While he harbors doubts about the future of the horse industry, Addis is quick to point out, "We are breeding better horses today than we ever have." And, he says, prices for these top-end horses are creeping back up. A top Western pleasure Arabian or Half-Arabian, he says, might sell for $150,000 to $175,000.
The sale of Saddlebred horses at auction has remained relatively stable, says Suzie Teater. She and her husband, Ed, have long been associated in a managerial and ownership capacity at Tattersalls in Lexington, Ky. Ed Teater is president of TSE/Tattersalls. Tattersalls has been selling horses in Lexington since 1892, when the well-known London and Newmarket sales company expanded to North America.
In the past, Tattersalls conducted Saddlebred sales in the spring, summer, and fall, but this year it dropped the summer sale. A combination of summer heat and competing activity at the Junior League Saddlebred Show in Lexington lowered consignment numbers, Suzie Teater says. Because of the summer sale cancellation, it is anticipated there will be increased consignments at the fall sale.
Suzie Teater says she was concerned at the April sale there would be a drop-off in prices for lower-end horses. That didn't happen, and, overall, the sale had the highest average of the last five spring sales. The overall average was $3,940 for 212 horses.
"I think our market is very healthy" says Suzie Teater, "A lot of new people are becoming involved." Top-quality horses, she says, continue to attract buyers who can afford them. The high-selling horse at the spring sale was a five-gaited gelding that went for $35,000.
On the breeding side, there are fewer large breeders, she says, but there is an increasing number of small farms where owners might have only two or three mares.
Also presenting a positive outlook was Tyler Atwood, who heads up the Morgan Horse Registry. In 2005, he says, there were 3,156 Morgans registered; in 2006 this climbed to 3,461. Based on stallion reports, it appears about the same number will be registered in 2007 as in 2006.
While the registry doesn't track sales figures, it appears there is a positive market for Morgan horses. At a recent sale, he says, there were both high-ticket horses and those in the "average" category. The average horses brought $2,000 to $3,000 each, and the owners and sale company appeared happy.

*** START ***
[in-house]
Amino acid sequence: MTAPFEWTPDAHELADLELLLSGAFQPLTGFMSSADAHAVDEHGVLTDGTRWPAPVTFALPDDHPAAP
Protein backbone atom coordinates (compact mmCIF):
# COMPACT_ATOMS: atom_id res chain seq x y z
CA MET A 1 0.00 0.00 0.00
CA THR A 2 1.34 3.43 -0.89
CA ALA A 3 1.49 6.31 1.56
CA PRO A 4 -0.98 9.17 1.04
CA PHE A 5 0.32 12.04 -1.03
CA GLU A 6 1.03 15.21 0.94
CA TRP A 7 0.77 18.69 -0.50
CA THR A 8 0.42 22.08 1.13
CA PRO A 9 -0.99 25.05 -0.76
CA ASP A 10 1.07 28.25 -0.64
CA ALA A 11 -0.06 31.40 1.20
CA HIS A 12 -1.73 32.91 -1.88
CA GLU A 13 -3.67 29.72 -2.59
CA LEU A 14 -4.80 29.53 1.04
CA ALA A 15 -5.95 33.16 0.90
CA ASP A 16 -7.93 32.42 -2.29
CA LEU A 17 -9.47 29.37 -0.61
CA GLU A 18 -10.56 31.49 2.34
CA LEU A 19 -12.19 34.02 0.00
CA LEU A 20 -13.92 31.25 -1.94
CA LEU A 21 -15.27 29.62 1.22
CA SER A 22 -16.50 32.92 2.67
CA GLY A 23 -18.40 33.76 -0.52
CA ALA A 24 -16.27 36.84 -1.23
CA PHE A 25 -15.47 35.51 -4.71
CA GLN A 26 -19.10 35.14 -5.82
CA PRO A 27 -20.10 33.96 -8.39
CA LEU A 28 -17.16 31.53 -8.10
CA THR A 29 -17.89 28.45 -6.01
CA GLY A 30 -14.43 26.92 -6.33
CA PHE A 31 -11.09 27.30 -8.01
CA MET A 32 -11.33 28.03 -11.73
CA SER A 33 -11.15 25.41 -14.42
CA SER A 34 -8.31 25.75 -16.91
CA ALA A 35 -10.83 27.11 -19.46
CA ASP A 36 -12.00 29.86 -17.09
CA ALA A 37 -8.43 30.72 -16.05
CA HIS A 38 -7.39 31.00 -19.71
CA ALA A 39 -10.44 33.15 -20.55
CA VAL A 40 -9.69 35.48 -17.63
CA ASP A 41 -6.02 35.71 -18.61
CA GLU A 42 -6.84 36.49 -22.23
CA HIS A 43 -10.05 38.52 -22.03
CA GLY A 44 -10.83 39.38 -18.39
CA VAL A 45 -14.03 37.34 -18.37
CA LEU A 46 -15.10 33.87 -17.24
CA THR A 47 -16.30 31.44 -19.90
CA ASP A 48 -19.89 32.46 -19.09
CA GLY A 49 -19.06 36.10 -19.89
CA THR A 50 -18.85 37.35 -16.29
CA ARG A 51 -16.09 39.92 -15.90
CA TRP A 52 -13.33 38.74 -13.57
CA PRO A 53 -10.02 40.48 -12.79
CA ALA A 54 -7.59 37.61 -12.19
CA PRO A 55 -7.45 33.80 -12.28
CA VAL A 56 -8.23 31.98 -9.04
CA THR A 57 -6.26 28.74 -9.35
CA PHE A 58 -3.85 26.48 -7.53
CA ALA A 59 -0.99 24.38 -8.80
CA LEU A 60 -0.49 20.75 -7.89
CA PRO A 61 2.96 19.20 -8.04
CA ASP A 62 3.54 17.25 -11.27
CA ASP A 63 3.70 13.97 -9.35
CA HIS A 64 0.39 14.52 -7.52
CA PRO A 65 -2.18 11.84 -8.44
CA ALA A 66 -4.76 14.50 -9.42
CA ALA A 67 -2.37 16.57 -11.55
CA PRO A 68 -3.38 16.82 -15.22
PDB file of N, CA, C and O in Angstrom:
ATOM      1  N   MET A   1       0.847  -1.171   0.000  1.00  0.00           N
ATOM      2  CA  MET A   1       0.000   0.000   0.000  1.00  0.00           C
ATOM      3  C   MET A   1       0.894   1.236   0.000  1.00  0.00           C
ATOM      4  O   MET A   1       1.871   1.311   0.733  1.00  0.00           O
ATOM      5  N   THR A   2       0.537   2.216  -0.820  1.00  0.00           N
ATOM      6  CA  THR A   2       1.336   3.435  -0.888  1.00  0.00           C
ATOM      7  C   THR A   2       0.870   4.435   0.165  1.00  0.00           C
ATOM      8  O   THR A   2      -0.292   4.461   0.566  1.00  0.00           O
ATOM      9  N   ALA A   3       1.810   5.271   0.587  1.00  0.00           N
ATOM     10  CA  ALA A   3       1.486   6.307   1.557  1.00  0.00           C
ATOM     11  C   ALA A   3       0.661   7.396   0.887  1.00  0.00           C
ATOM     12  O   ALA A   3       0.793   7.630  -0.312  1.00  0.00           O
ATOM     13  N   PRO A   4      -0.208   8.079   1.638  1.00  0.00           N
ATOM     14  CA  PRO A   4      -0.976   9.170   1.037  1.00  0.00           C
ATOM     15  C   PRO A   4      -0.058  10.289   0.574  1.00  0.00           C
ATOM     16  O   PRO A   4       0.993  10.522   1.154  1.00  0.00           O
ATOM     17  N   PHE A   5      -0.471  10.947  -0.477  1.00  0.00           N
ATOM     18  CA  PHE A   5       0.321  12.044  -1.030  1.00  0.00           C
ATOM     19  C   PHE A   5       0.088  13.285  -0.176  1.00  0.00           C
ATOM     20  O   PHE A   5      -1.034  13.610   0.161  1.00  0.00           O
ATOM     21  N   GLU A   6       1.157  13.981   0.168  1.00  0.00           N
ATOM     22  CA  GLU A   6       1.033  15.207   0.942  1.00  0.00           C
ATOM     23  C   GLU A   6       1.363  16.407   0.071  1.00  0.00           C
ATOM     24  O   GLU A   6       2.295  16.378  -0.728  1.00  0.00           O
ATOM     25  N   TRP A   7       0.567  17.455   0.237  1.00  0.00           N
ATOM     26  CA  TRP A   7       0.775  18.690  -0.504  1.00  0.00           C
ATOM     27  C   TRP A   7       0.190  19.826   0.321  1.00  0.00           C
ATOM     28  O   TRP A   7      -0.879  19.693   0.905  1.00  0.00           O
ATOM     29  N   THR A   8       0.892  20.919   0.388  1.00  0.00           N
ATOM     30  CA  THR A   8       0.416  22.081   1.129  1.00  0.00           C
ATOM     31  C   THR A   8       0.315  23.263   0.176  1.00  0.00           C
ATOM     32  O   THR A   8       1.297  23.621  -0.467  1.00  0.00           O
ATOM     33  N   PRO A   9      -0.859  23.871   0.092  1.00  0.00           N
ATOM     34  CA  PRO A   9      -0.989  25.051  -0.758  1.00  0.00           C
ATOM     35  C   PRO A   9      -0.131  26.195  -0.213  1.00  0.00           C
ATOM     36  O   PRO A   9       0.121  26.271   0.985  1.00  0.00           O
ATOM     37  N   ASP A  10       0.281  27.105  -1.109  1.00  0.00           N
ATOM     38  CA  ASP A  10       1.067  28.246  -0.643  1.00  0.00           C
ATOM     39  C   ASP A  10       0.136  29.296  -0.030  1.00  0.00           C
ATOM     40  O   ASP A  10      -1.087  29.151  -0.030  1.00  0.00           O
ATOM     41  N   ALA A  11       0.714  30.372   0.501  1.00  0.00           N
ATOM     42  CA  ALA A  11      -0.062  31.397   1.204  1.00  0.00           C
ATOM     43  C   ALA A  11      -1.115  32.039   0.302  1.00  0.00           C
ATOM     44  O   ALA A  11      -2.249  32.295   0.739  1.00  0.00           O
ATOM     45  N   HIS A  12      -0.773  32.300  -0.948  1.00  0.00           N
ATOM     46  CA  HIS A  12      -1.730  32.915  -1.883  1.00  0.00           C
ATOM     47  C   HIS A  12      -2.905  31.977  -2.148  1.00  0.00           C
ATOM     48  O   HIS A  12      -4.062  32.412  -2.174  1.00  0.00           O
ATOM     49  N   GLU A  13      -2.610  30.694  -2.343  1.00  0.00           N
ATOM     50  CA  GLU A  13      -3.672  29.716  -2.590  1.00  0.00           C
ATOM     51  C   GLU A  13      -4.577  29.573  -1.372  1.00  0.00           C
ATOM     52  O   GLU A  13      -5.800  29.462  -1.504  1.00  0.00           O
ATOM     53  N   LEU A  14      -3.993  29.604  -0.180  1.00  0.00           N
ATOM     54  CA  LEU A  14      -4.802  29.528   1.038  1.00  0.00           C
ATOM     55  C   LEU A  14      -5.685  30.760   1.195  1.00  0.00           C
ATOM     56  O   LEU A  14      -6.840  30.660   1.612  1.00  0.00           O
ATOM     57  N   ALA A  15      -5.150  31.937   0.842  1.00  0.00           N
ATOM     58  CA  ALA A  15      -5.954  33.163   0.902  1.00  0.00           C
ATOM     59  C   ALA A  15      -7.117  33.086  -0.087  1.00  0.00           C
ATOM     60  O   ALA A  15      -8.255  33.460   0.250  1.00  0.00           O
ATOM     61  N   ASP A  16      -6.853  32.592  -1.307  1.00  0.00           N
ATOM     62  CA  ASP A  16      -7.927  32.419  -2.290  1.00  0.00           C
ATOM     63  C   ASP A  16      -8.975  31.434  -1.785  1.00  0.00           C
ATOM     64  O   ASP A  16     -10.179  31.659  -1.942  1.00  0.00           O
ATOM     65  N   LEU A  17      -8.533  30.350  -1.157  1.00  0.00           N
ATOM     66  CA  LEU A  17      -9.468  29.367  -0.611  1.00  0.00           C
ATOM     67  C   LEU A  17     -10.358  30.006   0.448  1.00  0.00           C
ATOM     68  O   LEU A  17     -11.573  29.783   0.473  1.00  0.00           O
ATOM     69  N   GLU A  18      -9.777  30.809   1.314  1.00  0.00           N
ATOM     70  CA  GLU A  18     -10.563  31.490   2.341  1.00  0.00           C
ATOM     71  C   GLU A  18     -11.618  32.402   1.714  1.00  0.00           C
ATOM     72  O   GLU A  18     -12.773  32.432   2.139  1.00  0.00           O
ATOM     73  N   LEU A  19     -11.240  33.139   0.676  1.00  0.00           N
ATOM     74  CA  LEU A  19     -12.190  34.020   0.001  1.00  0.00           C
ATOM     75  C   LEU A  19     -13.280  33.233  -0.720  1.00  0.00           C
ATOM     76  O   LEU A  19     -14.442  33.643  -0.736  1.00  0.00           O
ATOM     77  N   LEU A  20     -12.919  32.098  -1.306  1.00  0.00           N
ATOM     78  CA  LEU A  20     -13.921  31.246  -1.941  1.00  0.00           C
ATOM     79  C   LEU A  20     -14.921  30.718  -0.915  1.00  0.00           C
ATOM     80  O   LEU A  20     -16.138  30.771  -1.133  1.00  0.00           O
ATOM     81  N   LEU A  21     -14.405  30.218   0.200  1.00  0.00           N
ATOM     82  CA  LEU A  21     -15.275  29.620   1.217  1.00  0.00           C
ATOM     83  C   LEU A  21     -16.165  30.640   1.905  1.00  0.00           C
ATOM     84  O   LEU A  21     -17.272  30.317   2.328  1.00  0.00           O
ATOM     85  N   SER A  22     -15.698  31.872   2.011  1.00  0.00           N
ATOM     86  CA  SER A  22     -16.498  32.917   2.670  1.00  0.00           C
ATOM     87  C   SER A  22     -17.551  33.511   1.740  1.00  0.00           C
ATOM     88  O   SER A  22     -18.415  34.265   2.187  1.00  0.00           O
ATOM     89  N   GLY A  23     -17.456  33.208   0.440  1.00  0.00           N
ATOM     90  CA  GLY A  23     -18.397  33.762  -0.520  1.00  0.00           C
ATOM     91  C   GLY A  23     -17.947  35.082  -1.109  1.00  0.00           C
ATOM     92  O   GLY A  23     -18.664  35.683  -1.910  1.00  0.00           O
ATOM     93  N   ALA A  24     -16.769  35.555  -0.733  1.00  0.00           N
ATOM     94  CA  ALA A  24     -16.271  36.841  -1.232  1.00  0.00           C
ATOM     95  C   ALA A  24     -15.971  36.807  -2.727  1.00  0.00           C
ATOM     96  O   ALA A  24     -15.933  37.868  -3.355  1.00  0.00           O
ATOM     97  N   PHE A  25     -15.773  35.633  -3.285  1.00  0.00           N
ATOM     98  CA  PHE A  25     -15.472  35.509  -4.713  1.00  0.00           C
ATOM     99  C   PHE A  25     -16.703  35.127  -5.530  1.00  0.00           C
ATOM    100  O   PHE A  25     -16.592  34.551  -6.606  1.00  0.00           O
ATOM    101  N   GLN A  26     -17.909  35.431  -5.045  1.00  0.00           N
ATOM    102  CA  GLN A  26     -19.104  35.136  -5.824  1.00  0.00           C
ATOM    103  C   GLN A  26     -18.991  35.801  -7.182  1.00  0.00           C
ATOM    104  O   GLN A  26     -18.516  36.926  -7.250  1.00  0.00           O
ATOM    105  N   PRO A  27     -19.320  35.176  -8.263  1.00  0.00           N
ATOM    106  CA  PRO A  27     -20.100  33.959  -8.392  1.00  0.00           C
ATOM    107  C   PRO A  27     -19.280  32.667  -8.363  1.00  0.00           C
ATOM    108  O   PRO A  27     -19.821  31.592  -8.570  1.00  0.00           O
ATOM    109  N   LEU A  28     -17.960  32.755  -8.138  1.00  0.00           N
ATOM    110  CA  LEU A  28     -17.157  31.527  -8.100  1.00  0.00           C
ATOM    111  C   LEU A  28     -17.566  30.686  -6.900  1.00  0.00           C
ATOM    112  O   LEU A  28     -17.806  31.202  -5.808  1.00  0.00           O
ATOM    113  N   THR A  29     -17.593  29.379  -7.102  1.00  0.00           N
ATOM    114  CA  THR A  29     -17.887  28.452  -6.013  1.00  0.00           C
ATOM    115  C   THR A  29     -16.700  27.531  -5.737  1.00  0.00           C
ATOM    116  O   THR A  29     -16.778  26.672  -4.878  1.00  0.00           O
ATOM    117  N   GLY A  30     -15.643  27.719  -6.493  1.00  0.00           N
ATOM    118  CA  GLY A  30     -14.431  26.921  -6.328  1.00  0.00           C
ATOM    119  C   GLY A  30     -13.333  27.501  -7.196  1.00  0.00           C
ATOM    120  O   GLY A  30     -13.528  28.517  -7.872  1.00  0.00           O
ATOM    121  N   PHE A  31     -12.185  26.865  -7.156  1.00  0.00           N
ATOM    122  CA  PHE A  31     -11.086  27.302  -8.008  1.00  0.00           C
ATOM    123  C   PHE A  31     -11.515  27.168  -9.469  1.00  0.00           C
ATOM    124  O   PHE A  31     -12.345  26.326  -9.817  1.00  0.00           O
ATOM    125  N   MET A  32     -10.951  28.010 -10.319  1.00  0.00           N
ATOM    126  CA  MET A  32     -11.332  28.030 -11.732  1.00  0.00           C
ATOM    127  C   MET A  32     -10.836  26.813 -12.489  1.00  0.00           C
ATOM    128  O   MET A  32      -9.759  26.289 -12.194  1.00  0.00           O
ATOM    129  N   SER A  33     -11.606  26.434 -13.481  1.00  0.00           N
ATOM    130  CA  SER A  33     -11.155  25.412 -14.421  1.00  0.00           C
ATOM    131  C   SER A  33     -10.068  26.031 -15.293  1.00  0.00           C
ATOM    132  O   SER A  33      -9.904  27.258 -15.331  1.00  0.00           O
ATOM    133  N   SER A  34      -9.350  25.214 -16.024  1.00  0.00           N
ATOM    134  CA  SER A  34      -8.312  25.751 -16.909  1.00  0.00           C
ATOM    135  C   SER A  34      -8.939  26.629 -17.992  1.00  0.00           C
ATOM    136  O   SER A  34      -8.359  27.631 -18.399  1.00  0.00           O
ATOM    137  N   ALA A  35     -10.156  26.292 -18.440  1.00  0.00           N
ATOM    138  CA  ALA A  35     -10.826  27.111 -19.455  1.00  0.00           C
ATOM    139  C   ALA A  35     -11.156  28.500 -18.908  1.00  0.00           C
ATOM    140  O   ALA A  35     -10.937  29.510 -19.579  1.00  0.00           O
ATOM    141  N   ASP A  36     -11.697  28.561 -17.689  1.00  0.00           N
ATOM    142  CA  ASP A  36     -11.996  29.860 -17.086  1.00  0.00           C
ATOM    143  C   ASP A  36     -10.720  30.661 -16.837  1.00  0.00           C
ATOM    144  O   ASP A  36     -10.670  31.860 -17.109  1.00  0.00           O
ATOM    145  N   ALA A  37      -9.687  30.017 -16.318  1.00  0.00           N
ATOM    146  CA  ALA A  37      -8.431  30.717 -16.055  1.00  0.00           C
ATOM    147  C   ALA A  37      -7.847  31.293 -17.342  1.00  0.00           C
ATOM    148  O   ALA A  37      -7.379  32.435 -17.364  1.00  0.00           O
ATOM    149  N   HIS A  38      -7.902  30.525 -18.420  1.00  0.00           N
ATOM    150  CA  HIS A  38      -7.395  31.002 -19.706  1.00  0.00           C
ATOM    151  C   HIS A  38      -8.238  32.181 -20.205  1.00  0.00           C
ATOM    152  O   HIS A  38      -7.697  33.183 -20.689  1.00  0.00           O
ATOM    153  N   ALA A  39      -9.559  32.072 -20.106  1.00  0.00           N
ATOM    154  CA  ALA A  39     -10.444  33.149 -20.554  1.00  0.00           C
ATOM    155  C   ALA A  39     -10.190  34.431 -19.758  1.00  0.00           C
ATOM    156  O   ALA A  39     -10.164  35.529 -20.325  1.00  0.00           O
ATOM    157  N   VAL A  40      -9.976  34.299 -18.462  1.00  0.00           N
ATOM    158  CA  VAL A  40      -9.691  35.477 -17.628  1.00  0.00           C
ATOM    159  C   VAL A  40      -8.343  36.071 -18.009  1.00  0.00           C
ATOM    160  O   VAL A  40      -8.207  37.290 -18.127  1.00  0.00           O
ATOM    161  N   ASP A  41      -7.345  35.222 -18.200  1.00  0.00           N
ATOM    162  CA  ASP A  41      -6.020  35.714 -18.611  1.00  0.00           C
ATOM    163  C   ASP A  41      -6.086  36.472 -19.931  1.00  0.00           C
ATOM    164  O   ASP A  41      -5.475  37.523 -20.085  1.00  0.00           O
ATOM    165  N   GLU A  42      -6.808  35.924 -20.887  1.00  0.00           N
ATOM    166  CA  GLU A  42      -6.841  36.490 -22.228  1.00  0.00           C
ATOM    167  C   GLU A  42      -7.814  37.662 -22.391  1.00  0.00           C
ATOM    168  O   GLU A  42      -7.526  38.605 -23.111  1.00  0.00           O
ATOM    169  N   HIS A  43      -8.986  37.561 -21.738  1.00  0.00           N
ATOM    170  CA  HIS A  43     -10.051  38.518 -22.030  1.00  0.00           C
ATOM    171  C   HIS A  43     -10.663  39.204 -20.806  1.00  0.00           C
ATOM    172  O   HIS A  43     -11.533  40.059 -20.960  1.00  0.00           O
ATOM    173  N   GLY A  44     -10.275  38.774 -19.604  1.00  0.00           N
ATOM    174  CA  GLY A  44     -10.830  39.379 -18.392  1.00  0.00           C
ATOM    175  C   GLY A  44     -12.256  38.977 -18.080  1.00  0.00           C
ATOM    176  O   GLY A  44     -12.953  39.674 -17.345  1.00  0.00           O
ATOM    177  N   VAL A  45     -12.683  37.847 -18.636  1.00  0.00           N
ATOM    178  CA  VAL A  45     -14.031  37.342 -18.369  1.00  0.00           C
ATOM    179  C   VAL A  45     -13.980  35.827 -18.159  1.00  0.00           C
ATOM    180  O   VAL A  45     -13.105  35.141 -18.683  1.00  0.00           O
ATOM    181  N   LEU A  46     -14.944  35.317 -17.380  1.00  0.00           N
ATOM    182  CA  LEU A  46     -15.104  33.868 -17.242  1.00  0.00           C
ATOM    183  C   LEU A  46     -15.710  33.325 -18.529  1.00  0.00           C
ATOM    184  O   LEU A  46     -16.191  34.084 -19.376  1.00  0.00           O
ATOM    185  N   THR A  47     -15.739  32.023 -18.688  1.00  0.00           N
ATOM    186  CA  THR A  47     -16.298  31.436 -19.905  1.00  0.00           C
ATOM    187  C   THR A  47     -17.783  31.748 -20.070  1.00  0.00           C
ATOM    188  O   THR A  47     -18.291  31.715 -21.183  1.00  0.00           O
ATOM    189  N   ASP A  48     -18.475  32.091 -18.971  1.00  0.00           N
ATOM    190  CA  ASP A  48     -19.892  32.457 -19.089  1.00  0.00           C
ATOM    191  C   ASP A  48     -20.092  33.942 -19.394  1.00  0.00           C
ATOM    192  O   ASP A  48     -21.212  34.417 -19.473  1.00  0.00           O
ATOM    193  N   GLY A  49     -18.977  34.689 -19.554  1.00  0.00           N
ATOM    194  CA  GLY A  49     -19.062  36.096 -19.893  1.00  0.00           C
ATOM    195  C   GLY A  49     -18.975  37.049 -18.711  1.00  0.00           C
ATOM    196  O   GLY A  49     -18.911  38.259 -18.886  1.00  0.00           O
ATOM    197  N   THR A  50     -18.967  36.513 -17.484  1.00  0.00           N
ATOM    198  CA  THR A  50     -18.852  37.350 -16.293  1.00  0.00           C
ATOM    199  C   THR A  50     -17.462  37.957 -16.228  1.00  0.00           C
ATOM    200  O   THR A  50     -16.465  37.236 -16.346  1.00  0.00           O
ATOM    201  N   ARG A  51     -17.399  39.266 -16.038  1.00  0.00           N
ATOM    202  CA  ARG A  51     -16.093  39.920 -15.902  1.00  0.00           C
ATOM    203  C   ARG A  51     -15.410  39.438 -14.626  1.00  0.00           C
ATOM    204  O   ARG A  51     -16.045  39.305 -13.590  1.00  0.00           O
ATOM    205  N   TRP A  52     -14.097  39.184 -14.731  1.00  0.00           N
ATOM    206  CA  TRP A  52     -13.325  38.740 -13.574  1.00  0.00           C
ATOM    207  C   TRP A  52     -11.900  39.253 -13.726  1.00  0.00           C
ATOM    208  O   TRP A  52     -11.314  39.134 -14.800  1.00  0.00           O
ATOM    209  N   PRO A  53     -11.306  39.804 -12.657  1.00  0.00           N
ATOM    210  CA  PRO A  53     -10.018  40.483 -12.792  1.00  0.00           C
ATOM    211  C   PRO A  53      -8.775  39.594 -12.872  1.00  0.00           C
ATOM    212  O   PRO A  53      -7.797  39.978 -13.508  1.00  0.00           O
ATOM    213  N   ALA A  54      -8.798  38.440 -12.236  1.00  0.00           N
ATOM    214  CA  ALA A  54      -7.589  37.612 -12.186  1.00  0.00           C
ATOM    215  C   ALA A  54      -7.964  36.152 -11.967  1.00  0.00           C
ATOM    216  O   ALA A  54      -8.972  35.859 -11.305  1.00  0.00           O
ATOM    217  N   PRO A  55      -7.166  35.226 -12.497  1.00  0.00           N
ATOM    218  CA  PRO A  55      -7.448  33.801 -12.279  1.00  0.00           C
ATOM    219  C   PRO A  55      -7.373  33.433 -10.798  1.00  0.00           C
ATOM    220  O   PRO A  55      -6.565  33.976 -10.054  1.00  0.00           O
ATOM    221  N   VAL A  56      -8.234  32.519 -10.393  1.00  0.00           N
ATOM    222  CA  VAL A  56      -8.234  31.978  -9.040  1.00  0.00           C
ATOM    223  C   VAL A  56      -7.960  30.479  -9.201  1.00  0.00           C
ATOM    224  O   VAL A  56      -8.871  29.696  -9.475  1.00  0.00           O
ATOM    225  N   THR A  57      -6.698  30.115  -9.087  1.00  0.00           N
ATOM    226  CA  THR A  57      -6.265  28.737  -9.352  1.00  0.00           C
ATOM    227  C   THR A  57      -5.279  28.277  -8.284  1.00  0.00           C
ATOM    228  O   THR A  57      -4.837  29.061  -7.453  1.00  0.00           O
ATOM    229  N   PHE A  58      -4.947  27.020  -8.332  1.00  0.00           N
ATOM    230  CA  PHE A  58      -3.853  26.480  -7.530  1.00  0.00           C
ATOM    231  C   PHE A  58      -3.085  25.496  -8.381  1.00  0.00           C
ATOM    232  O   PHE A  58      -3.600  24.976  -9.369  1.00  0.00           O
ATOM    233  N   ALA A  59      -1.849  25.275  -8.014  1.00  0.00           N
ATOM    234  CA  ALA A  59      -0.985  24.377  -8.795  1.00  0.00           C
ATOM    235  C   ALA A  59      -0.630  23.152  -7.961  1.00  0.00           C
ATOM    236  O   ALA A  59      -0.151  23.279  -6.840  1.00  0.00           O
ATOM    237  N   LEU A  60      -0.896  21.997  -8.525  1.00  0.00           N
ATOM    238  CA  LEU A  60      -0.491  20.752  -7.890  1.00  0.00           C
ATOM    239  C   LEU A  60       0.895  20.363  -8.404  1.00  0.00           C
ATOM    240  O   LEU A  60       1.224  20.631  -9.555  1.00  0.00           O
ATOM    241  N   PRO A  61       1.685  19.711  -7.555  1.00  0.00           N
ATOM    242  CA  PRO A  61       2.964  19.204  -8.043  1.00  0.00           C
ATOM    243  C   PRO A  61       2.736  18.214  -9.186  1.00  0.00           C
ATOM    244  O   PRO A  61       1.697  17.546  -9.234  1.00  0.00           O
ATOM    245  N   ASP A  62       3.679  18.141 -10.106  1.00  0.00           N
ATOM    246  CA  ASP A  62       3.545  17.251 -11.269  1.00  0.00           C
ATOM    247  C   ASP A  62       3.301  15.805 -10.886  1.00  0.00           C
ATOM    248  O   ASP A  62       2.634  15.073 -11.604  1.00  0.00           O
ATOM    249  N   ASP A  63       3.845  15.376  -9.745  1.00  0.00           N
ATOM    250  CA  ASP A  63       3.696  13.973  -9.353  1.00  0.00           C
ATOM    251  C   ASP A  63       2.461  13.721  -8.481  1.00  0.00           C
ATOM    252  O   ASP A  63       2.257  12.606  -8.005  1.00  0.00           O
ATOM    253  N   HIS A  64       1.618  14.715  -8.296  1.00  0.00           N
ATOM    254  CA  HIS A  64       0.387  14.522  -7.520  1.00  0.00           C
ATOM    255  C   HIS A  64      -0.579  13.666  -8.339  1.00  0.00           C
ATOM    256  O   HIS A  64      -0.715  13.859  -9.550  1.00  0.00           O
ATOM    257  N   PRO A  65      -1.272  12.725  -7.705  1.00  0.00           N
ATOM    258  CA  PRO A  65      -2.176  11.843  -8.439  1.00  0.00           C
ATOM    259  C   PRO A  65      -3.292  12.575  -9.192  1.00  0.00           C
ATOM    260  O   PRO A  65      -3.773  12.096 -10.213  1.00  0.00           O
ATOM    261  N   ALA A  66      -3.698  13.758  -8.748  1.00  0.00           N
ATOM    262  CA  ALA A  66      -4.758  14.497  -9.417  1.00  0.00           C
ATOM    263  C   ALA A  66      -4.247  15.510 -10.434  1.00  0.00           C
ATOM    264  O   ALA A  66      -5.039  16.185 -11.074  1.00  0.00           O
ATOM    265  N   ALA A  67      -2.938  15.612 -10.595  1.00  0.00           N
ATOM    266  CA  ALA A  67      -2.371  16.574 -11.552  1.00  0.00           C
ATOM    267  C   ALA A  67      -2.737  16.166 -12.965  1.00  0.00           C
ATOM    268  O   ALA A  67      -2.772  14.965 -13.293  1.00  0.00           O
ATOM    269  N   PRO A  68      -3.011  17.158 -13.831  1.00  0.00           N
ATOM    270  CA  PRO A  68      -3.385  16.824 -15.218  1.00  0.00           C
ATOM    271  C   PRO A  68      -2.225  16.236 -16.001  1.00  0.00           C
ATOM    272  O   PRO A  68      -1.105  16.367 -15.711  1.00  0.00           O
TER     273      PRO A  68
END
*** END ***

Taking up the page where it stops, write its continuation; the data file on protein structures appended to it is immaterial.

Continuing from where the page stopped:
The feral horses the Bureau of Land Management (BLM) offers for adoption are also a consideration when discussing available horses. In round numbers, there are about 32,000 horses roaming wild in 10 western states. Since the adoption program began in 1973, some 208,000 horses and burros have been adopted. That sounds positive, but BLM officials say the rate of adoption is slowing, and more horses now have gone into long-term holding facilities.
Those facilities are nearing capacity, containing 18,000 horses and burros. Another 8,000 or more are in short-term holding facilities. More are on the way. BLM's goal is to cut the number in the wild to 28,000, and roundups are planned this year.
The annual appropriation for the BLM's wild horse and burro program is $36 million. At least half of that amount goes toward the cost of caring for horses and burros in holding facilities.
At the holding facility in Rock Springs, Wyo., BLM officials have offered "buy one, get one free" in an effort to stimulate adoptions. The minimum cost of adopting a single horse from the BLM is $125, but if you adopted a mare at Rock Springs this past summer, you got her foal free. The goal was to open space in the facility.
Horses Across the Borders
The slaughter of horses in this country is something of a moot point because at this writing, all three U.S. slaughter plants are closed as the result of litigation. The result has been an increased flow of horses to Canada and Mexico.
Figures from the USDA indicate a good deal of the flow has been directed to the south. As of July 26, some 19,575 horses had been shipped to Mexico for slaughter. The figure for the same period in 2006 was 4,010 horses.
Figures are not available for the export of horses to Canada specifically for slaughter, but totals are available for horses exported from the United States to Canada for all purposes. In 2005 that number was 20,312, and in 2006 it was 26,250. Through May 2007, a total of 13,913 horses had been exported to Canada.